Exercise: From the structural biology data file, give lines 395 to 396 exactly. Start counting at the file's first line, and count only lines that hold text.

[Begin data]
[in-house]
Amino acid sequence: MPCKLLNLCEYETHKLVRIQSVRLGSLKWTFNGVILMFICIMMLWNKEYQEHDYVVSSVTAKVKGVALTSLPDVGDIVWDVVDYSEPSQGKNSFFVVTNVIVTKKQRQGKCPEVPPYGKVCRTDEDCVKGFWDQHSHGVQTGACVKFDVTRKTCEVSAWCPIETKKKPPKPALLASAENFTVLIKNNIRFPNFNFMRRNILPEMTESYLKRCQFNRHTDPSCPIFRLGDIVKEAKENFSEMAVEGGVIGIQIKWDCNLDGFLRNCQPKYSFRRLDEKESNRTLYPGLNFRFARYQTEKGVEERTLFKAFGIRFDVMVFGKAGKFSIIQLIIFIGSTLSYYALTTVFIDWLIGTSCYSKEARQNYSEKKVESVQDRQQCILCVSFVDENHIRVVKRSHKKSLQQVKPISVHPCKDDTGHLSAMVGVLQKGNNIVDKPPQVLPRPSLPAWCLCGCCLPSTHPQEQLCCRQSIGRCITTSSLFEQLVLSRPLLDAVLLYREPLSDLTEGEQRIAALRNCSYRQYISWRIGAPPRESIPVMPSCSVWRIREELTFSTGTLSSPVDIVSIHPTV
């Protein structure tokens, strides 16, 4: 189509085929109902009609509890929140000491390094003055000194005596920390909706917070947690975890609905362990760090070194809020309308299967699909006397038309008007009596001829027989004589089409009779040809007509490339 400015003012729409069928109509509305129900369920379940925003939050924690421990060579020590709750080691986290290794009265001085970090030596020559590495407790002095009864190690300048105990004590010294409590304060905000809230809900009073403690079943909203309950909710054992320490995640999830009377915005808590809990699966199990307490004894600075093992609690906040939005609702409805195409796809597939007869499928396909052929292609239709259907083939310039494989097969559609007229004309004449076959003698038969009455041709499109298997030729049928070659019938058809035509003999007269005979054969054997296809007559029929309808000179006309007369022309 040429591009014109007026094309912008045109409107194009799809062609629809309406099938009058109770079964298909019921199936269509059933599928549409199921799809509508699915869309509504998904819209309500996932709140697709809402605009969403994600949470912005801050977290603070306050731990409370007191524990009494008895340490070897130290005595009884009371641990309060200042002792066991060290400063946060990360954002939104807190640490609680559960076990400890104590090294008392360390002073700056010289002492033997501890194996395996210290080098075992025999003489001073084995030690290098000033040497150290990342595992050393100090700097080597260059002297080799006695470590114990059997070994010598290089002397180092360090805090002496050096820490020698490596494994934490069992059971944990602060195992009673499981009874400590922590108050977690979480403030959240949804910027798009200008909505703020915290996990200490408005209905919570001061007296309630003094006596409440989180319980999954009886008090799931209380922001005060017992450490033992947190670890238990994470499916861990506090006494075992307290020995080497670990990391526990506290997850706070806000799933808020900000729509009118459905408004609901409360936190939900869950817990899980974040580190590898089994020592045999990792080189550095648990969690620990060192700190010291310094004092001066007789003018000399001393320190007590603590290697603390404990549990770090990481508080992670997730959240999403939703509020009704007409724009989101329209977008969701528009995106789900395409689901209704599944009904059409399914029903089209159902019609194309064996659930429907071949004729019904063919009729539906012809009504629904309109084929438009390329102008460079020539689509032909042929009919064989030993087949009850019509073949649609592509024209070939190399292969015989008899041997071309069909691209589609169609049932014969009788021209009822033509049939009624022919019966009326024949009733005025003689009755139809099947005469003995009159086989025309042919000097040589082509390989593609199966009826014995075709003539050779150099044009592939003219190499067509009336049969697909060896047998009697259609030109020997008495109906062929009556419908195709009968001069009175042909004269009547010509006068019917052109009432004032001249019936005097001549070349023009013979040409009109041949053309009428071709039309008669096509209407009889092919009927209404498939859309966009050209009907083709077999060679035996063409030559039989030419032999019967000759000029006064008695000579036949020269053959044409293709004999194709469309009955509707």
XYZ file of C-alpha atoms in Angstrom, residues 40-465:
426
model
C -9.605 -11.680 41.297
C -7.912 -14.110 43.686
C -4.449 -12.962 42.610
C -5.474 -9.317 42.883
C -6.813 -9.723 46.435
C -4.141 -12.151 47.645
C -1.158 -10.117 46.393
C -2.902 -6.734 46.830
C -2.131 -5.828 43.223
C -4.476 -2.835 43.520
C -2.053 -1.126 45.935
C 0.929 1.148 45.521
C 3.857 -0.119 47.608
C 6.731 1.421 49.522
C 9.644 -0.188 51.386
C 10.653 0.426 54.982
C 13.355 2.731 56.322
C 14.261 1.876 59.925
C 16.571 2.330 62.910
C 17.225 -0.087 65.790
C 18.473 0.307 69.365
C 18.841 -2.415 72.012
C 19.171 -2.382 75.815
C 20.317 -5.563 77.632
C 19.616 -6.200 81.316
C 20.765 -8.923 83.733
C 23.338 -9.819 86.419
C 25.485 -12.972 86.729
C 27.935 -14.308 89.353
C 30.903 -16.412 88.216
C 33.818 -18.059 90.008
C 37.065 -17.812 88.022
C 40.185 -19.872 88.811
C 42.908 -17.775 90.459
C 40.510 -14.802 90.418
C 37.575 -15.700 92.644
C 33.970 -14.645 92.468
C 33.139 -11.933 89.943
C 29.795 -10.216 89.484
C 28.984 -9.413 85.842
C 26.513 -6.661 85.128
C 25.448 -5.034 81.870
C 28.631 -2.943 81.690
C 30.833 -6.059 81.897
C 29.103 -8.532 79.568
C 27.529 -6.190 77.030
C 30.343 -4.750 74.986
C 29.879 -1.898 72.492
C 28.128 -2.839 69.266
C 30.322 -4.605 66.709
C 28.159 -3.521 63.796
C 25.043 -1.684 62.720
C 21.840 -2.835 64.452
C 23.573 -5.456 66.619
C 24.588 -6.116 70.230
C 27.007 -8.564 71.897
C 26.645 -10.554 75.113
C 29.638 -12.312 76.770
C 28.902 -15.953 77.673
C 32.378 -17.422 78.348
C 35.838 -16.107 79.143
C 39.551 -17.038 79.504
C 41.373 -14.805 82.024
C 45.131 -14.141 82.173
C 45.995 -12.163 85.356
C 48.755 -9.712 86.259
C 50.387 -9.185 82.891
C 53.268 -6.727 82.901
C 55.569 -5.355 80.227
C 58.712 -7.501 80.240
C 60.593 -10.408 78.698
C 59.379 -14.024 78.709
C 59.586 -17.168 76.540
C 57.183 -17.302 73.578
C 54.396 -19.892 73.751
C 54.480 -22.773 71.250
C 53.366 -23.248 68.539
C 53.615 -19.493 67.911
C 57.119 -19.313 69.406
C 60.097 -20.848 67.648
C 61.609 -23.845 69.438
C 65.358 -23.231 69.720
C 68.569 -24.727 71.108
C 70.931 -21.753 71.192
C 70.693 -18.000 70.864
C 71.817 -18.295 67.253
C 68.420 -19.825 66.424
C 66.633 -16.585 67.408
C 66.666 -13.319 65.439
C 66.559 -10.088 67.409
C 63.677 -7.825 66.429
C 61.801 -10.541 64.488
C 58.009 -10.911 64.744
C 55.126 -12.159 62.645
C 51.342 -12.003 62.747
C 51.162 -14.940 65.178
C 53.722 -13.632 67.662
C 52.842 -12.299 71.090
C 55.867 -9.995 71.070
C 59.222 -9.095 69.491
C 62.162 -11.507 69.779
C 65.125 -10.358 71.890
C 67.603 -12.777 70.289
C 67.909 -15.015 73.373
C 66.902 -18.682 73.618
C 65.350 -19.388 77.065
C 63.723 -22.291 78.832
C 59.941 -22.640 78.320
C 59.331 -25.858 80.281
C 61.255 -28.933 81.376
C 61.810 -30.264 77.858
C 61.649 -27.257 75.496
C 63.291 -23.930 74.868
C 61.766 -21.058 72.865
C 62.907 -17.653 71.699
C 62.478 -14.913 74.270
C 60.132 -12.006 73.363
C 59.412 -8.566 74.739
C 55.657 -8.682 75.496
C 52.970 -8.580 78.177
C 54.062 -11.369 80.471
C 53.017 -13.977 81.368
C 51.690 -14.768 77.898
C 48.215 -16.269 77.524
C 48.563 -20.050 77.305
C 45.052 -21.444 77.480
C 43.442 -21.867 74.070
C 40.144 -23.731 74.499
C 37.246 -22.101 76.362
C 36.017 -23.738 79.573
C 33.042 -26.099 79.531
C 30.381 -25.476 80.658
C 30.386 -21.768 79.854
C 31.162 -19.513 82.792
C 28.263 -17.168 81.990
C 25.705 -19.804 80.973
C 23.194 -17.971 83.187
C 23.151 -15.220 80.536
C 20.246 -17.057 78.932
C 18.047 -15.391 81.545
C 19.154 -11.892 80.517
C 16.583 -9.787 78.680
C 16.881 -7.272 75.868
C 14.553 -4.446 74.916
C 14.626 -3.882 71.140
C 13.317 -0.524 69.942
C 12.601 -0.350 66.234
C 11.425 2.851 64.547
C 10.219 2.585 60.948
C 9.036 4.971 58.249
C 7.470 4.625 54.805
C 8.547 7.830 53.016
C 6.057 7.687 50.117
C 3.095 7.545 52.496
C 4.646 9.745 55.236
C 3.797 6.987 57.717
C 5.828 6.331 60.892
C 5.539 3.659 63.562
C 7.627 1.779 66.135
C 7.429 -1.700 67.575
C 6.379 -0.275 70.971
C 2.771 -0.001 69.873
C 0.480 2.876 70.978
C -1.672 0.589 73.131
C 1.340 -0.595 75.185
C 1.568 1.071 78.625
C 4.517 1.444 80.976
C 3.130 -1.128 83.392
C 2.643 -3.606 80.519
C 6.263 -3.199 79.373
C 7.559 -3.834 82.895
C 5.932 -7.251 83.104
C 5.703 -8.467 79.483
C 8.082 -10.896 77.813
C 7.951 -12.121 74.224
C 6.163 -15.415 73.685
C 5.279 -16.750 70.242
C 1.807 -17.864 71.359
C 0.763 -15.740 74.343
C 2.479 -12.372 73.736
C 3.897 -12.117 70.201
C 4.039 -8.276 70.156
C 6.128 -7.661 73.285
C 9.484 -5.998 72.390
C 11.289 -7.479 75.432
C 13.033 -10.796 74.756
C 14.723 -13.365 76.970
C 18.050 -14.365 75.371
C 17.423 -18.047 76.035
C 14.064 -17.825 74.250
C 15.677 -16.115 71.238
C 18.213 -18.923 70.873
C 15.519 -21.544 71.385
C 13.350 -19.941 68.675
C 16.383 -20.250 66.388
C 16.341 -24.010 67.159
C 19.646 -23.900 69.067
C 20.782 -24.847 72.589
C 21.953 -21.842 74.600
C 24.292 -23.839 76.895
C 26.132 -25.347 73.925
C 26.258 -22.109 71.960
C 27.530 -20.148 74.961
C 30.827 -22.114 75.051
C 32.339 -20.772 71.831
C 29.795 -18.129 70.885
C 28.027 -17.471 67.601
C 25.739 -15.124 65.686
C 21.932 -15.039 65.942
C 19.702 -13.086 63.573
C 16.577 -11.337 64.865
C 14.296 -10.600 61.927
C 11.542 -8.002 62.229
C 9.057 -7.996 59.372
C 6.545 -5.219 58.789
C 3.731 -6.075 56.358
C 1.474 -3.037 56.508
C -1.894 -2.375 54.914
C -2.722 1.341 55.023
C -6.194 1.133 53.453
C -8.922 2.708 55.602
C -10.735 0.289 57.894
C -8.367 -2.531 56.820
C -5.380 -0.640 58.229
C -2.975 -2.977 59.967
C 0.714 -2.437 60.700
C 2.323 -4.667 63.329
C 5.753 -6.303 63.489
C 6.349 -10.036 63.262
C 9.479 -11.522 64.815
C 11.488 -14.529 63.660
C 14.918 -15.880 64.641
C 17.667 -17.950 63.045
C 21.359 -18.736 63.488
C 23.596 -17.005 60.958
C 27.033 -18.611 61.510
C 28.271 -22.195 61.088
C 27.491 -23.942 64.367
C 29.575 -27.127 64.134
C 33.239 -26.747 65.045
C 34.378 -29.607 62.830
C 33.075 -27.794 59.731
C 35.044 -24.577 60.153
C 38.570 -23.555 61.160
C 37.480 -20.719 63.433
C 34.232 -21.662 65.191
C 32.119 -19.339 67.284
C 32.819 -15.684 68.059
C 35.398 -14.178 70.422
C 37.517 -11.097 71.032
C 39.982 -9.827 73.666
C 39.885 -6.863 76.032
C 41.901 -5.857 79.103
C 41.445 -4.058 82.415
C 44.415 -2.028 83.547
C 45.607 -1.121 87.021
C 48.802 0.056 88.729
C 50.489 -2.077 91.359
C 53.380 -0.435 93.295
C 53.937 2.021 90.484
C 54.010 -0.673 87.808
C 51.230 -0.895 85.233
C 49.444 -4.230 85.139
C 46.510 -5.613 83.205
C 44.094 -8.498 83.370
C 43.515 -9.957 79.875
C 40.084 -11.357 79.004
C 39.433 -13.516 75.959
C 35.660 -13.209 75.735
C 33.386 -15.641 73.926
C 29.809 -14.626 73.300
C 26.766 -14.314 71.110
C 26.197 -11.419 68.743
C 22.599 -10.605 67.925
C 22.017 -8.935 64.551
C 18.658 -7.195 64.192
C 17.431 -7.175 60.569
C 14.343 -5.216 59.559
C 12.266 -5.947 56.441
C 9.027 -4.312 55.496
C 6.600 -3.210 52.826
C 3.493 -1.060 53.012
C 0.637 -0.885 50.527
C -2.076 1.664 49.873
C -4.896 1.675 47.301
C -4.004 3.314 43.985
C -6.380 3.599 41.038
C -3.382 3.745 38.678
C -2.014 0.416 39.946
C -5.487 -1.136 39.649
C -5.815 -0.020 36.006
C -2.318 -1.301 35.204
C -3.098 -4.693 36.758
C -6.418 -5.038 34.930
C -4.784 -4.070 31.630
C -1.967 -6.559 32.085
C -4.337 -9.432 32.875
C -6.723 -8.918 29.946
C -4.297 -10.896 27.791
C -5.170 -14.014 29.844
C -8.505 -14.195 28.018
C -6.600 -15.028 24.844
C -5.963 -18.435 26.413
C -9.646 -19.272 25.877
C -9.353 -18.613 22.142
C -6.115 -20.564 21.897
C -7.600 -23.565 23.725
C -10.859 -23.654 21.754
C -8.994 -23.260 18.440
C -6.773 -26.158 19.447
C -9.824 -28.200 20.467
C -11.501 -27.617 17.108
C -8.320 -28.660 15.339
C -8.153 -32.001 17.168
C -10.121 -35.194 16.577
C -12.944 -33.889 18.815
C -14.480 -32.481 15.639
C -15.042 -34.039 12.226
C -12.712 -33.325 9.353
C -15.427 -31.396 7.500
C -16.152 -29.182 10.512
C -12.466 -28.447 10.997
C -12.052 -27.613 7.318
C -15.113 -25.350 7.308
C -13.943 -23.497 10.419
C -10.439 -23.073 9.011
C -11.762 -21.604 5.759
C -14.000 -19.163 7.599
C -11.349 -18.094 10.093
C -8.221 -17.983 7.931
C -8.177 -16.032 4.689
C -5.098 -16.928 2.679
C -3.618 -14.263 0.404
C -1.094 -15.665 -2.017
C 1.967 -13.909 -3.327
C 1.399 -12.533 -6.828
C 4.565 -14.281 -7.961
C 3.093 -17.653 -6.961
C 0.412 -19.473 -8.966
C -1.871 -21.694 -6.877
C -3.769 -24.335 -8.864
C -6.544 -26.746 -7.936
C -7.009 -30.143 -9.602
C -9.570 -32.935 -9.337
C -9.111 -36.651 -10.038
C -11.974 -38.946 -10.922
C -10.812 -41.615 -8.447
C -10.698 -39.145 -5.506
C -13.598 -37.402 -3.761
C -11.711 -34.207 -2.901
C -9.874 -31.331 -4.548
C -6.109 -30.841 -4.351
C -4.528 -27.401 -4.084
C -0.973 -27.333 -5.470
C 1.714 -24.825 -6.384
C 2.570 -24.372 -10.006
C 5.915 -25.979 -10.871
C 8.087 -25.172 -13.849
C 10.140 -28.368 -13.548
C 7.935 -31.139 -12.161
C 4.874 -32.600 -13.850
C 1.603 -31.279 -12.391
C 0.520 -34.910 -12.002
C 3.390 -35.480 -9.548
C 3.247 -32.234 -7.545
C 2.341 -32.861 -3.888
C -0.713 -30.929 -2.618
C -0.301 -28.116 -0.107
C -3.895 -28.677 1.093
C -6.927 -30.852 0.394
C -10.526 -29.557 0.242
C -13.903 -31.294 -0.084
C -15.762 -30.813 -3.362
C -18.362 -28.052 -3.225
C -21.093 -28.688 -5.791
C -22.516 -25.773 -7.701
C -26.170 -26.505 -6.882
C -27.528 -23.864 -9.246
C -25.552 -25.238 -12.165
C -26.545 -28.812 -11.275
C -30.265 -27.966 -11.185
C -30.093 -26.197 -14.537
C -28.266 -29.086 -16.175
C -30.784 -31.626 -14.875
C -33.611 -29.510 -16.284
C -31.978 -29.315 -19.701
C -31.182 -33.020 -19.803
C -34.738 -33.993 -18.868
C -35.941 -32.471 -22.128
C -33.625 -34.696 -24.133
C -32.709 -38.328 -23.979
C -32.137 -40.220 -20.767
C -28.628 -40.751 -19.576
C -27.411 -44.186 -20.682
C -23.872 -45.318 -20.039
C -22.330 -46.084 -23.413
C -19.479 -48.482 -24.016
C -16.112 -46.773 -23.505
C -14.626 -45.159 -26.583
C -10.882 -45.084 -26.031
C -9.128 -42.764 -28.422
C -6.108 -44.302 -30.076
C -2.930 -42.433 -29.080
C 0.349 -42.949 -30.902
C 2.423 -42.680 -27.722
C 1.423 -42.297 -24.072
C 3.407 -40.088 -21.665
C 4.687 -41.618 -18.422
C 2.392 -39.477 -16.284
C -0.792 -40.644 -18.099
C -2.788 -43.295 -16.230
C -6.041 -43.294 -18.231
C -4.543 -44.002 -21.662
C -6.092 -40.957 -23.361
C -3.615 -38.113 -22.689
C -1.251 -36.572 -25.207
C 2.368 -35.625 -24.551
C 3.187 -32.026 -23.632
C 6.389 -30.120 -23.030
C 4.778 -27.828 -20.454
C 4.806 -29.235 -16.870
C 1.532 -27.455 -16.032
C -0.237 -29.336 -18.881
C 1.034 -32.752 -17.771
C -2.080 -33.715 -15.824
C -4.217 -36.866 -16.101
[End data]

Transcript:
C -35.941 -32.471 -22.128
C -33.625 -34.696 -24.133